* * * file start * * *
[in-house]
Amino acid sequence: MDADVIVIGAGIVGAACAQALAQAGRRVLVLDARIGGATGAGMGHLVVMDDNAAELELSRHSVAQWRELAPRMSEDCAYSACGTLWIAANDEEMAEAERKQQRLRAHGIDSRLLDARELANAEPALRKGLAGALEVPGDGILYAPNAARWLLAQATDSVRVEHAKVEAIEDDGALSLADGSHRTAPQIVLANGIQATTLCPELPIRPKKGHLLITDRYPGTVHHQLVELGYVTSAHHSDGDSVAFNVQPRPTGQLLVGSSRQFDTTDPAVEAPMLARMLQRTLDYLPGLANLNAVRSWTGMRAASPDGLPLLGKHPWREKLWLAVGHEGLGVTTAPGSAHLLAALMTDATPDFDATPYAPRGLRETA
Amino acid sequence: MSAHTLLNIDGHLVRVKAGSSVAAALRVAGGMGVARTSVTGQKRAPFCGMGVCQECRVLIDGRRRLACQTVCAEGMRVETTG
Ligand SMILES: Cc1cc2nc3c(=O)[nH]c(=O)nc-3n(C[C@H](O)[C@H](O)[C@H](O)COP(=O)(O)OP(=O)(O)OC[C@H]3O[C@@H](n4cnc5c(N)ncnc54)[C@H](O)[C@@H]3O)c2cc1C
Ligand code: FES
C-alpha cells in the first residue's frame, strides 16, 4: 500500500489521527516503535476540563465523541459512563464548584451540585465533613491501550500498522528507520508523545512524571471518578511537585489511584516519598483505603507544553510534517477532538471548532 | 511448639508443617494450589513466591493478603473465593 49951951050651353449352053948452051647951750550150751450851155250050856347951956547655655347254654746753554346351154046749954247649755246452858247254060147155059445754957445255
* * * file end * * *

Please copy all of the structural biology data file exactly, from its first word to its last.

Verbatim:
[in-house]
Amino acid sequence: MDADVIVIGAGIVGAACAQALAQAGRRVLVLDARIGGATGAGMGHLVVMDDNAAELELSRHSVAQWRELAPRMSEDCAYSACGTLWIAANDEEMAEAERKQQRLRAHGIDSRLLDARELANAEPALRKGLAGALEVPGDGILYAPNAARWLLAQATDSVRVEHAKVEAIEDDGALSLADGSHRTAPQIVLANGIQATTLCPELPIRPKKGHLLITDRYPGTVHHQLVELGYVTSAHHSDGDSVAFNVQPRPTGQLLVGSSRQFDTTDPAVEAPMLARMLQRTLDYLPGLANLNAVRSWTGMRAASPDGLPLLGKHPWREKLWLAVGHEGLGVTTAPGSAHLLAALMTDATPDFDATPYAPRGLRETA
Amino acid sequence: MSAHTLLNIDGHLVRVKAGSSVAAALRVAGGMGVARTSVTGQKRAPFCGMGVCQECRVLIDGRRRLACQTVCAEGMRVETTG
Ligand SMILES: Cc1cc2nc3c(=O)[nH]c(=O)nc-3n(C[C@H](O)[C@H](O)[C@H](O)COP(=O)(O)OP(=O)(O)OC[C@H]3O[C@@H](n4cnc5c(N)ncnc54)[C@H](O)[C@@H]3O)c2cc1C
Ligand code: FES
C-alpha cells in the first residue's frame, strides 16, 4: 500500500489521527516503535476540563465523541459512563464548584451540585465533613491501550500498522528507520508523545512524571471518578511537585489511584516519598483505603507544553510534517477532538471548532 | 511448639508443617494450589513466591493478603473465593 49951951050651353449352053948452051647951750550150751450851155250050856347951956547655655347254654746753554346351154046749954247649755246452858247254060147155059445754957445255